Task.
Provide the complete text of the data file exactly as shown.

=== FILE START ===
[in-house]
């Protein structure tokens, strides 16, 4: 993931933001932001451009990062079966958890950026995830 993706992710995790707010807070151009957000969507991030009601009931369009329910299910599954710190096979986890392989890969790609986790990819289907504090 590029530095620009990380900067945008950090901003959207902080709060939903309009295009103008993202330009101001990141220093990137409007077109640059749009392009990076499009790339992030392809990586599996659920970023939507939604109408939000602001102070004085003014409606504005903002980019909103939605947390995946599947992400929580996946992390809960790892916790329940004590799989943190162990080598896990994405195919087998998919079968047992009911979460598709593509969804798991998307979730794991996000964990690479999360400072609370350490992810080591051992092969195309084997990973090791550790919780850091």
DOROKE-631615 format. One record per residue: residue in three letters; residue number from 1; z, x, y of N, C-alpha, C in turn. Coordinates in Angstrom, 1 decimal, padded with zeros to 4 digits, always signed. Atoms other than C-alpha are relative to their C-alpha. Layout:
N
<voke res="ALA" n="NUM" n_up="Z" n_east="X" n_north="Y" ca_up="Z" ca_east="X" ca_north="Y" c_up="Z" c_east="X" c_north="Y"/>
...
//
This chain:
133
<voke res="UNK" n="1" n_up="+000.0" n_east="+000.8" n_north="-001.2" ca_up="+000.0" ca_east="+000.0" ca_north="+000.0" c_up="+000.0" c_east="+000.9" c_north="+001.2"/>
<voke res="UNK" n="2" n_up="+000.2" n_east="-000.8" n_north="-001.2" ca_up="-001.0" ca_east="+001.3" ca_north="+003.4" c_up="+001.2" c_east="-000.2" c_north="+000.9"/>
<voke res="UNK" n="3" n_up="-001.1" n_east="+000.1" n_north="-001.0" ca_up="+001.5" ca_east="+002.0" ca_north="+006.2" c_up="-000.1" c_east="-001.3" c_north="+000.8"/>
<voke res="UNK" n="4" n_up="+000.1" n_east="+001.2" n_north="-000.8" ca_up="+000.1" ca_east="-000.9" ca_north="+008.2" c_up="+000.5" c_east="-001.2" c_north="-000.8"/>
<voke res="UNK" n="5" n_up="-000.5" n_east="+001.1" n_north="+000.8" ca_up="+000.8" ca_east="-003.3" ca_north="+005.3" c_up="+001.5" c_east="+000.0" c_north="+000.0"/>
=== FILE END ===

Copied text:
[in-house]
């Protein structure tokens, strides 16, 4: 993931933001932001451009990062079966958890950026995830 993706992710995790707010807070151009957000969507991030009601009931369009329910299910599954710190096979986890392989890969790609986790990819289907504090 590029530095620009990380900067945008950090901003959207902080709060939903309009295009103008993202330009101001990141220093990137409007077109640059749009392009990076499009790339992030392809990586599996659920970023939507939604109408939000602001102070004085003014409606504005903002980019909103939605947390995946599947992400929580996946992390809960790892916790329940004590799989943190162990080598896990994405195919087998998919079968047992009911979460598709593509969804798991998307979730794991996000964990690479999360400072609370350490992810080591051992092969195309084997990973090791550790919780850091």
DOROKE-631615 format. One record per residue: residue in three letters; residue number from 1; z, x, y of N, C-alpha, C in turn. Coordinates in Angstrom, 1 decimal, padded with zeros to 4 digits, always signed. Atoms other than C-alpha are relative to their C-alpha. Layout:
N
<voke res="ALA" n="NUM" n_up="Z" n_east="X" n_north="Y" ca_up="Z" ca_east="X" ca_north="Y" c_up="Z" c_east="X" c_north="Y"/>
...
//
This chain:
133
<voke res="UNK" n="1" n_up="+000.0" n_east="+000.8" n_north="-001.2" ca_up="+000.0" ca_east="+000.0" ca_north="+000.0" c_up="+000.0" c_east="+000.9" c_north="+001.2"/>
<voke res="UNK" n="2" n_up="+000.2" n_east="-000.8" n_north="-001.2" ca_up="-001.0" ca_east="+001.3" ca_north="+003.4" c_up="+001.2" c_east="-000.2" c_north="+000.9"/>
<voke res="UNK" n="3" n_up="-001.1" n_east="+000.1" n_north="-001.0" ca_up="+001.5" ca_east="+002.0" ca_north="+006.2" c_up="-000.1" c_east="-001.3" c_north="+000.8"/>
<voke res="UNK" n="4" n_up="+000.1" n_east="+001.2" n_north="-000.8" ca_up="+000.1" ca_east="-000.9" ca_north="+008.2" c_up="+000.5" c_east="-001.2" c_north="-000.8"/>
<voke res="UNK" n="5" n_up="-000.5" n_east="+001.1" n_north="+000.8" ca_up="+000.8" ca_east="-003.3" ca_north="+005.3" c_up="+001.5" c_east="+000.0" c_north="+000.0"/>